Mike Catapano ’13 – Football

PU FTB at LehighOn Thursday, October 4th, two-time football captain Mike Catapano delivered the following remarks at the 2012 PVC Fall Coaches Luncheon.

“Thank you, and good afternoon everyone. I am tremendously honored and privileged to be standing before you today as a representative of this University and its historic football program. It would be simply impossible for me to convey to you what this experience of being a student athlete at Princeton has truly meant for me, because honestly it has meant absolutely everything in the world to me. The lessons that I have learned during my time as a varsity athlete at the most challenging academic university in the world are simply uncountable, but I assure you that every single one has been priceless. I think that our Athletic Director, Mr. Gary Walters, has really hit the nail on the head when he preaches the idea of “Education Through Athletics,” because I can personally testify that I have learned THE most important things about myself as a man, and even about life in general through my very intense “Education Through Athletics” that I have received from Princeton.

The first lesson that the class, “Varsity Football 101,” taught me at Princeton University is that, nothing worth having is ever easy. When I arrived on campus I was really taken aback with how incredibly difficult this was going to be. For those of you that know football, I had never even played defense before I got to college. Believe it or not I was actually a running-back up until college, which is very….very different then the defensive end position that I play today. I was also very undersized, probably by around 50 pounds. So I was basically out there every day not knowing what in the world I was doing, and I was way too small to do anything good out there even if I did know what I was doing. Needless to say my freshman year football experience consisted of long hours of getting my tail whipped every single day. On top of that, my freshman year academic experience consisted of long hours of class, long hours of studying, and many more long hours of wondering what the heck I got myself into. But like I said, these experiences proved to be some of the most rewarding than I ever could have imagined at the time. Even though I was taking these beatings on the field and my freshman year GPA was probably a negative number that experience really ignited a fire in me that I will never forget.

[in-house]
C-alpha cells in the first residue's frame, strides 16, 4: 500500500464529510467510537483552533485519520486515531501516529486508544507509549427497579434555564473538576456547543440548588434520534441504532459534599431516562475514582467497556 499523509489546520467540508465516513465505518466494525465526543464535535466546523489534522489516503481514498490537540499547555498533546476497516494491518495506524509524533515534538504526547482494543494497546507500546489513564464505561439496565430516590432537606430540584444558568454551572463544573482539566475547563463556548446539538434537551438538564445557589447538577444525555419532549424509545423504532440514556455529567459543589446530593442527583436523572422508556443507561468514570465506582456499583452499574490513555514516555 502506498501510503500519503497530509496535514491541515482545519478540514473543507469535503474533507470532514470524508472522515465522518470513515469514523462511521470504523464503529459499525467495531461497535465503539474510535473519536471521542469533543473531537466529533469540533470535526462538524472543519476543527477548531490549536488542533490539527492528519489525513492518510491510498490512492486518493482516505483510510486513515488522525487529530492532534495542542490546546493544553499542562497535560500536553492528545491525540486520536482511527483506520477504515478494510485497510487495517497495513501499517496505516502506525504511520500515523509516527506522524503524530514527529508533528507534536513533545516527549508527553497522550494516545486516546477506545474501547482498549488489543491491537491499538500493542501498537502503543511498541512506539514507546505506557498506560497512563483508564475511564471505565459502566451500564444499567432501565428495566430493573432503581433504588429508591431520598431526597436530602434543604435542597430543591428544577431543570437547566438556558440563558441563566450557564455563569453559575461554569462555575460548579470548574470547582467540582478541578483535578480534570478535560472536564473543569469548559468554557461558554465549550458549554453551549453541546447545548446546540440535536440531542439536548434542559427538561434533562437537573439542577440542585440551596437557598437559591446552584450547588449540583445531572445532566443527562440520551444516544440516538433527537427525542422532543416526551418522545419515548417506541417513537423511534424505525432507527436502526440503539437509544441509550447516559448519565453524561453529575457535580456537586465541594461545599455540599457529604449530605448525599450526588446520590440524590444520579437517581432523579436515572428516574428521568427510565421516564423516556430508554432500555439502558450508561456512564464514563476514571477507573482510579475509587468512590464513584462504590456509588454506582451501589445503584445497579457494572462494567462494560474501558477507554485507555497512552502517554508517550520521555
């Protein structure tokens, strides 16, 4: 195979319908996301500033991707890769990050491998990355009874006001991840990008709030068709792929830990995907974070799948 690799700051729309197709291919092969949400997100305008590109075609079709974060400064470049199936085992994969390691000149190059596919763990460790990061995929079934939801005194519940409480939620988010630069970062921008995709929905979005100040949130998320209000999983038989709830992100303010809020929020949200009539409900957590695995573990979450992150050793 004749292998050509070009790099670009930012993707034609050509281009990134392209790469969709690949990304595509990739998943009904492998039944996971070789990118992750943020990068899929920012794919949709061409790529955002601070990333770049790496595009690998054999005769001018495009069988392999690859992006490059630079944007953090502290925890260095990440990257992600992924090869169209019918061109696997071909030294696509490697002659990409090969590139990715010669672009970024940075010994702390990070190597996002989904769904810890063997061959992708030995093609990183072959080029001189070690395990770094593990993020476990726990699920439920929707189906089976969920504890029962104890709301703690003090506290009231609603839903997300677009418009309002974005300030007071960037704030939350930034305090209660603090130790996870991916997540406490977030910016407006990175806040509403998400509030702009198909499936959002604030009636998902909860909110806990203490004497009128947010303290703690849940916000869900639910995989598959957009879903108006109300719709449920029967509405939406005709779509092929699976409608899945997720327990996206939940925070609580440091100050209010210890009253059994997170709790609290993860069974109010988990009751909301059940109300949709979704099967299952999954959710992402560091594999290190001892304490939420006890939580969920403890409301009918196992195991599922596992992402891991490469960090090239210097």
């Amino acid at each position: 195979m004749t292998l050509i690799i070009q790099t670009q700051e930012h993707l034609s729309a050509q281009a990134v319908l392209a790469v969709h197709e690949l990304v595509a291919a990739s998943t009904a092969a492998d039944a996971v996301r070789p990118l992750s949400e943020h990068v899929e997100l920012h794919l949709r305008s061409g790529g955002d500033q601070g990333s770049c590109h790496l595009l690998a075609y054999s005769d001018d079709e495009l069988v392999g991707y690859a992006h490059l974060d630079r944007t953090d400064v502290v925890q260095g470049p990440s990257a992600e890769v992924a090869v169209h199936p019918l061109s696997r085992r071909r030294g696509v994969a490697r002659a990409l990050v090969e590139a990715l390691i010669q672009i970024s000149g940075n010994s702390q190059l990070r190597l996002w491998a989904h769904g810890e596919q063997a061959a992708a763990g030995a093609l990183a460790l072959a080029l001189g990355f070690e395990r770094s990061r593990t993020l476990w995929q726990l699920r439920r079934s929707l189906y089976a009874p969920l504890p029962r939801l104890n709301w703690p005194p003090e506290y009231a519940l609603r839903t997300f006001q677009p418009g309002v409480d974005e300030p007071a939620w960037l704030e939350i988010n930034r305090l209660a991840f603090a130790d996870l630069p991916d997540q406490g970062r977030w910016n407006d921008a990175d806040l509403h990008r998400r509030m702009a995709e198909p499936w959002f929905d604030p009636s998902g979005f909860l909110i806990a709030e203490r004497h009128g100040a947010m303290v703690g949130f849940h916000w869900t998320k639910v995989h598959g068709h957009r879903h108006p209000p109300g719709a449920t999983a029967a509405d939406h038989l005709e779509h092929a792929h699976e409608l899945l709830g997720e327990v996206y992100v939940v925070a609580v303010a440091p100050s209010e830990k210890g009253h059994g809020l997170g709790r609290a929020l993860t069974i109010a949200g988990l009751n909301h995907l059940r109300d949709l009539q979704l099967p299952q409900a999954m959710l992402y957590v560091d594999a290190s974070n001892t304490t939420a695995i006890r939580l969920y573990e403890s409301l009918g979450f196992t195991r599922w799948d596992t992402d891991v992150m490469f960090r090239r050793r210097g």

Which brings me to lesson #2 that Football 101 taught me and still teaches me every single day: don’t quit. I don’t care how good you are at the game of football, during one simple day at practice you will probably knocked on your rear-end 100 times. My freshman year I got knocked down hard on the field, and in the classroom, but I took it as a challenge to myself to get better in both of these areas. In the offseason from my freshman to sophomore year I gained about 50 pounds of muscle so that I could compete at the level I wanted to and knew I was able to. I sought out tutors and studied harder and long than I ever thought I could, finally earning some respectable grades. I ended up starting as a sophomore on the football team, which seemed like the longest of longshots if you judged me by my freshman season, and my GPA finally was going up. I am proud to say I have even stayed on the incline, doing better and better in school, and getting better and better on the football field as each year has passed.

But even when things were going well, Football 101 had one more lesson to teach me that I found truly defining, maybe more than anything else I had learned up until that point — and that was to take nothing for granted. Football season, the championship game, and that six-second-last-play-of-the-game all have one thing in common: they will eventually come to an end. Our academic careers, professional careers, and even our lives; it all eventually comes to an end. You never know what tomorrow, or the next play, has in store for you so you better give everything that you possibly have in the present, one play at a time. I think in football the injuries really have instilled this lesson in me more than anything because, as a football player, you know how easy it is to get injured so you know to give it your all on each and every play. My senior year of high school, I had to endure three shoulder surgeries and spent nearly the entire year in a sling. It took one play to send my shoulder into a year of rehab, and I was lucky that I was even able to play again at the collegiate level. I was even luckier that a fantastic school like Princeton still recruited me to play even though I had that terrible injury. The sport really teaches you that life will be hard, but you cannot quit, and no matter what you cannot take anything for granted.

I don’t think any lessons are more important to the development of a young adult than those I just shared with you, and I was truly lucky and blessed to have been able to learn them here, as a proud Princeton tiger.

Thank you all for your time, and Go Tigers!”

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